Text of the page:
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Playboy goes retro, slashes price to 60 cents

It was among the most exciting periods of Playboy founder Hugh Hefner's life, so what could be better in a bad economy than to retrace the 1960s' good times and give readers a break on the price of his magazine?
/ Source: Reuters

It was among the most exciting periods of Playboy founder Hugh Hefner's life, so what could be better in a bad economy than to retrace the 1960s' good times and give readers a break on the price of his magazine?

Hefner is slashing the cost of Playboy's October issue, which hits newsstands this Friday, to 60 cents. His editors have styled the men's magazine with retro look matching 1961, when the first Playboy Club was founded, and linked it to the debut of TV show "The Playboy Club" by putting star Laura Benanti on the cover -- and inside the pages.

"It's hard to put into words the fact that, obviously, everything changed for me in that time frame," Hefner told Reuters. And that statement from a man who has made words one of the centerpieces of his life.

The octogenarian known as "Hef" who embodies a stylish life of posh nightclubs, wild parties, men's fashion, free speech and, of course, naked women, said that six years after he founded the magazine in 1953, his life changed quickly.

The magazine that made its biggest splash publishing nude pictures of Marilyn Monroe was, by that time, being read by millions. From late 1959 through 1960, he held his first jazz festival, hosted his first TV show and opened his initial Playboy Mansion in Chicago.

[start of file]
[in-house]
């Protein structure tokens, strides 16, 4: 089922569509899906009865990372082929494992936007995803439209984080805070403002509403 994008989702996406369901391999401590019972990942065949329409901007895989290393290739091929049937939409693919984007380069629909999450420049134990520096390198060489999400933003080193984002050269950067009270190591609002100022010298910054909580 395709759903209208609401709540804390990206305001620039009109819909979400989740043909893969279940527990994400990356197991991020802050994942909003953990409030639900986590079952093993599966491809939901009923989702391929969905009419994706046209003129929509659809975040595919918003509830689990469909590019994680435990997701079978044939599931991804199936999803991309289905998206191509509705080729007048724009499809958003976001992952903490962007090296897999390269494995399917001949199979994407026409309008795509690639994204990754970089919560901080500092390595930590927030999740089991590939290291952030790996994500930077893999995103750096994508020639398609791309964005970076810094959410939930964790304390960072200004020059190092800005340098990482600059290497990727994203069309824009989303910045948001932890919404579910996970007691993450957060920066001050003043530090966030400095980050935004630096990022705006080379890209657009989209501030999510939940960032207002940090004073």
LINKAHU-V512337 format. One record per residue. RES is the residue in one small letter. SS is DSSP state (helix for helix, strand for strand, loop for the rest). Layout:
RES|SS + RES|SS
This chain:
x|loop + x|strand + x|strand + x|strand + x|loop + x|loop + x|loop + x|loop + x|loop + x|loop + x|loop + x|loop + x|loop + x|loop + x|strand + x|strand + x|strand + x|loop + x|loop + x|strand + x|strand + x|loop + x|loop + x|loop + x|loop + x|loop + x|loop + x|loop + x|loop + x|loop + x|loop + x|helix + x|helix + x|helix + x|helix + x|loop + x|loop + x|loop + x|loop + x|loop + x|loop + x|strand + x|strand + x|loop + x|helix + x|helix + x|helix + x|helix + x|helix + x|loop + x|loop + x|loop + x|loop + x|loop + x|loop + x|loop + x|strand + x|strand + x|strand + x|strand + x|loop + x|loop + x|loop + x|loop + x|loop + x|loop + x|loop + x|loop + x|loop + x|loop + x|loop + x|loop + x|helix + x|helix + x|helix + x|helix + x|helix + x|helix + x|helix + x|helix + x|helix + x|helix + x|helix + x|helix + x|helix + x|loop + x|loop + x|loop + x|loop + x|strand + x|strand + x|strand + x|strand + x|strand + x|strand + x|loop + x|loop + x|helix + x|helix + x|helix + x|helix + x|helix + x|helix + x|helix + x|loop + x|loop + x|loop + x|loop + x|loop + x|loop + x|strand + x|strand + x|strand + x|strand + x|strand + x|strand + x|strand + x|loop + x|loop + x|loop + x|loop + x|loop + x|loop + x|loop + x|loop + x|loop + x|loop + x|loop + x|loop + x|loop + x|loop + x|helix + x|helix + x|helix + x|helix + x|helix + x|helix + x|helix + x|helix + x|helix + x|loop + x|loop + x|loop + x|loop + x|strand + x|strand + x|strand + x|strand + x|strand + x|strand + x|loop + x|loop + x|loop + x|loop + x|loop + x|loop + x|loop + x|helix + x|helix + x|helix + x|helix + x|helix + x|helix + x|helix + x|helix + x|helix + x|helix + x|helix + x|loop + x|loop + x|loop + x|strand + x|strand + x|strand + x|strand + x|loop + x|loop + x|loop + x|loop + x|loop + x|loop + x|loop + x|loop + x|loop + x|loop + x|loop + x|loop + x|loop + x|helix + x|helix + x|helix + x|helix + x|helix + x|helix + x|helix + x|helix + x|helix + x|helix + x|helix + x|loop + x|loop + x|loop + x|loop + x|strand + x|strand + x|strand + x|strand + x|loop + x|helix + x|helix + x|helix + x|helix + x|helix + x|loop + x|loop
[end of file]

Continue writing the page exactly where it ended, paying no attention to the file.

"Those were some of the best and most romantic years of my life," Hef said.

There is no doubt Hef will take a bath at newsstands with the October issue. But Playboy makes more money from subscriptions, and Hef said he expects to significantly make up the losses with increased advertising.

Editorial director Jimmy Jellinek said ad pages are up 70 percent for the October issue compared with last year, well beyond the 16 percent year-to-date boost the magazine had already seen in 2011. Moreover, the book has lured new advertisers in fashion, grooming and entertainment.

"This issue is a love letter to vintage Playboy," Jellinek said, "At the same time, we're also being relentlessly modern."


Indeed, among the hottest fashion trends for men are retro looks inspired by TV shows such as "Mad Men," which no doubt was an inspiration for other period programs like NBC's new "The Playboy Club," a fictional primetime drama about what goes on behind the scenes of one of the '60s-era nightclubs.

The October issue is inspired by that lifestyle with a 10-page spread featuring original Playboy "Bunnies," women who worked at the clubs, and an "insider's guide" that offers the chance to win a trip for two to the current Playboy Club at the Palms Casino Resort in Las Vegas.

Benanti, 32, an actress and singer who won Broadway's Tony for a revival of "Gypsy" and stars in TV's new "Playboy Club," slips into one of the Bunny costumes for the cover, then sheds some of her clothing for pictures inside the issue.

"I was nervous, but everybody made me feel comfortable," she said of her photo shoot with little more than a scarf.

The performer hadn't aspired to be a Playboy model. "Never. Never, never, never. My focus was being on Broadway...on my talent and never on my physical" looks.

But she talked with past models and "learned how much they loved the job and how much fun they were having," she said.

Where the TV show is concerned, Hef and Jellinek are excited about its September 19 premiere. If it's a hit for NBC, the publicity should bolster the magazine and real clubs, and if it's a miss, they don't see it as harming the Playboy brand.

As for criticism from conservative groups and activists, including long-time Hefner detractor, feminist Gloria Steinem, who have called upon viewers to boycott the show because they claim the magazine and the program objectify women, Hef has been hearing that since 1953. He sees their calls as little more than trying to get publicity for their own causes.

"I recognize there is a need to get publicity, so one has a certain motivation," he said. "I understand why Gloria would say the things she is saying because nobody remembers her, and I find that sad because I think she is a well-meaning lady."